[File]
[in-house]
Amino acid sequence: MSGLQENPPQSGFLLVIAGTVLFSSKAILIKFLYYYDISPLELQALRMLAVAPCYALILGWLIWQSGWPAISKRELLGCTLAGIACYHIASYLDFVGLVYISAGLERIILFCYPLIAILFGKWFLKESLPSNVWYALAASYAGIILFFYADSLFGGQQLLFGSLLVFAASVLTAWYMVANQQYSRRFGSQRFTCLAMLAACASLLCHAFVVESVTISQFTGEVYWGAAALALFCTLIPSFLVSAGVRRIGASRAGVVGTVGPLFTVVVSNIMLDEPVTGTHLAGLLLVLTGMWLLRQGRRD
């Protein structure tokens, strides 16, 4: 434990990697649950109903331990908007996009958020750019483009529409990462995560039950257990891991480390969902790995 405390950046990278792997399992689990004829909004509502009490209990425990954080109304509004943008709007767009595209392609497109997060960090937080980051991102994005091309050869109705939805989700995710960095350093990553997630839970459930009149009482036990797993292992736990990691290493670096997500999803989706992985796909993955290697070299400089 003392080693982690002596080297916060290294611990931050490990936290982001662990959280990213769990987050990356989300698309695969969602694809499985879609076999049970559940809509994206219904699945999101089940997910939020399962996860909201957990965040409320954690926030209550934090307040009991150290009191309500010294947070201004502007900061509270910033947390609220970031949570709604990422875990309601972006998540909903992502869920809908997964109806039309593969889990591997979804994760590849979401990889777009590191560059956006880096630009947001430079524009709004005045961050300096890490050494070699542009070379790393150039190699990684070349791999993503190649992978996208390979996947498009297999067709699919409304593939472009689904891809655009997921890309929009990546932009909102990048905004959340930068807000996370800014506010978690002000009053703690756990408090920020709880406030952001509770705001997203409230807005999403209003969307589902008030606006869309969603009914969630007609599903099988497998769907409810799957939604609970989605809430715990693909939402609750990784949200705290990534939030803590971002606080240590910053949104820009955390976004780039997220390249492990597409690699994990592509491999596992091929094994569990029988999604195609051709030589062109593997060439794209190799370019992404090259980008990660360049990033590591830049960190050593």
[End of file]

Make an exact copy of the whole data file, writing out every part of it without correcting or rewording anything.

[in-house]
Amino acid sequence: MSGLQENPPQSGFLLVIAGTVLFSSKAILIKFLYYYDISPLELQALRMLAVAPCYALILGWLIWQSGWPAISKRELLGCTLAGIACYHIASYLDFVGLVYISAGLERIILFCYPLIAILFGKWFLKESLPSNVWYALAASYAGIILFFYADSLFGGQQLLFGSLLVFAASVLTAWYMVANQQYSRRFGSQRFTCLAMLAACASLLCHAFVVESVTISQFTGEVYWGAAALALFCTLIPSFLVSAGVRRIGASRAGVVGTVGPLFTVVVSNIMLDEPVTGTHLAGLLLVLTGMWLLRQGRRD
């Protein structure tokens, strides 16, 4: 434990990697649950109903331990908007996009958020750019483009529409990462995560039950257990891991480390969902790995 405390950046990278792997399992689990004829909004509502009490209990425990954080109304509004943008709007767009595209392609497109997060960090937080980051991102994005091309050869109705939805989700995710960095350093990553997630839970459930009149009482036990797993292992736990990691290493670096997500999803989706992985796909993955290697070299400089 003392080693982690002596080297916060290294611990931050490990936290982001662990959280990213769990987050990356989300698309695969969602694809499985879609076999049970559940809509994206219904699945999101089940997910939020399962996860909201957990965040409320954690926030209550934090307040009991150290009191309500010294947070201004502007900061509270910033947390609220970031949570709604990422875990309601972006998540909903992502869920809908997964109806039309593969889990591997979804994760590849979401990889777009590191560059956006880096630009947001430079524009709004005045961050300096890490050494070699542009070379790393150039190699990684070349791999993503190649992978996208390979996947498009297999067709699919409304593939472009689904891809655009997921890309929009990546932009909102990048905004959340930068807000996370800014506010978690002000009053703690756990408090920020709880406030952001509770705001997203409230807005999403209003969307589902008030606006869309969603009914969630007609599903099988497998769907409810799957939604609970989605809430715990693909939402609750990784949200705290990534939030803590971002606080240590910053949104820009955390976004780039997220390249492990597409690699994990592509491999596992091929094994569990029988999604195609051709030589062109593997060439794209190799370019992404090259980008990660360049990033590591830049960190050593």